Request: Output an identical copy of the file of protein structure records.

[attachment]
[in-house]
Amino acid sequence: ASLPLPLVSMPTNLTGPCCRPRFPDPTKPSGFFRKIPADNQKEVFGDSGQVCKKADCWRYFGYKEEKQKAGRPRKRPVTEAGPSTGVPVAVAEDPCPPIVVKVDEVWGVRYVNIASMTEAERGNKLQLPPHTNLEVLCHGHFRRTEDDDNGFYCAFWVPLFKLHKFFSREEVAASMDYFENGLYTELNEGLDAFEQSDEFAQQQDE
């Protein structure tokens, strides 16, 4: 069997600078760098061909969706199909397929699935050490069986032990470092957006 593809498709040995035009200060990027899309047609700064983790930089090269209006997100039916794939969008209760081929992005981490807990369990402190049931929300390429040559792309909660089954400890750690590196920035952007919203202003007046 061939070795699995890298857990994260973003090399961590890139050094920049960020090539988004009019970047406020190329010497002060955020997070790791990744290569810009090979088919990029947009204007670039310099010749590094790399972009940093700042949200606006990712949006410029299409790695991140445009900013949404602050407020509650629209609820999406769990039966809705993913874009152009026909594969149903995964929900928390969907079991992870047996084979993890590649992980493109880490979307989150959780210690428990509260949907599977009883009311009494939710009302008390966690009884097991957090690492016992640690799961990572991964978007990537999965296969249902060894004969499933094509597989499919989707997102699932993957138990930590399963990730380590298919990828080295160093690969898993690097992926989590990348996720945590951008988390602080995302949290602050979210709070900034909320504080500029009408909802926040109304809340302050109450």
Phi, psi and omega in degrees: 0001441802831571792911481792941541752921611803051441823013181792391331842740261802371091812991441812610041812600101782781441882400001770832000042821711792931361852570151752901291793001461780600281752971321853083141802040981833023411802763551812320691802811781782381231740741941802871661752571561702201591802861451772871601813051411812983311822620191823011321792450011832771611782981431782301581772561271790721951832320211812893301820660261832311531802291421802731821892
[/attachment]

[in-house]
Amino acid sequence: ASLPLPLVSMPTNLTGPCCRPRFPDPTKPSGFFRKIPADNQKEVFGDSGQVCKKADCWRYFGYKEEKQKAGRPRKRPVTEAGPSTGVPVAVAEDPCPPIVVKVDEVWGVRYVNIASMTEAERGNKLQLPPHTNLEVLCHGHFRRTEDDDNGFYCAFWVPLFKLHKFFSREEVAASMDYFENGLYTELNEGLDAFEQSDEFAQQQDE
């Protein structure tokens, strides 16, 4: 069997600078760098061909969706199909397929699935050490069986032990470092957006 593809498709040995035009200060990027899309047609700064983790930089090269209006997100039916794939969008209760081929992005981490807990369990402190049931929300390429040559792309909660089954400890750690590196920035952007919203202003007046 061939070795699995890298857990994260973003090399961590890139050094920049960020090539988004009019970047406020190329010497002060955020997070790791990744290569810009090979088919990029947009204007670039310099010749590094790399972009940093700042949200606006990712949006410029299409790695991140445009900013949404602050407020509650629209609820999406769990039966809705993913874009152009026909594969149903995964929900928390969907079991992870047996084979993890590649992980493109880490979307989150959780210690428990509260949907599977009883009311009494939710009302008390966690009884097991957090690492016992640690799961990572991964978007990537999965296969249902060894004969499933094509597989499919989707997102699932993957138990930590399963990730380590298919990828080295160093690969898993690097992926989590990348996720945590951008988390602080995302949290602050979210709070900034909320504080500029009408909802926040109304809340302050109450």
Phi, psi and omega in degrees: 0001441802831571792911481792941541752921611803051441823013181792391331842740261802371091812991441812610041812600101782781441882400001770832000042821711792931361852570151752901291793001461780600281752971321853083141802040981833023411802763551812320691802811781782381231740741941802871661752571561702201591802861451772871601813051411812983311822620191823011321792450011832771611782981431782301581772561271790721951832320211812893301820660261832311531802291421802731821892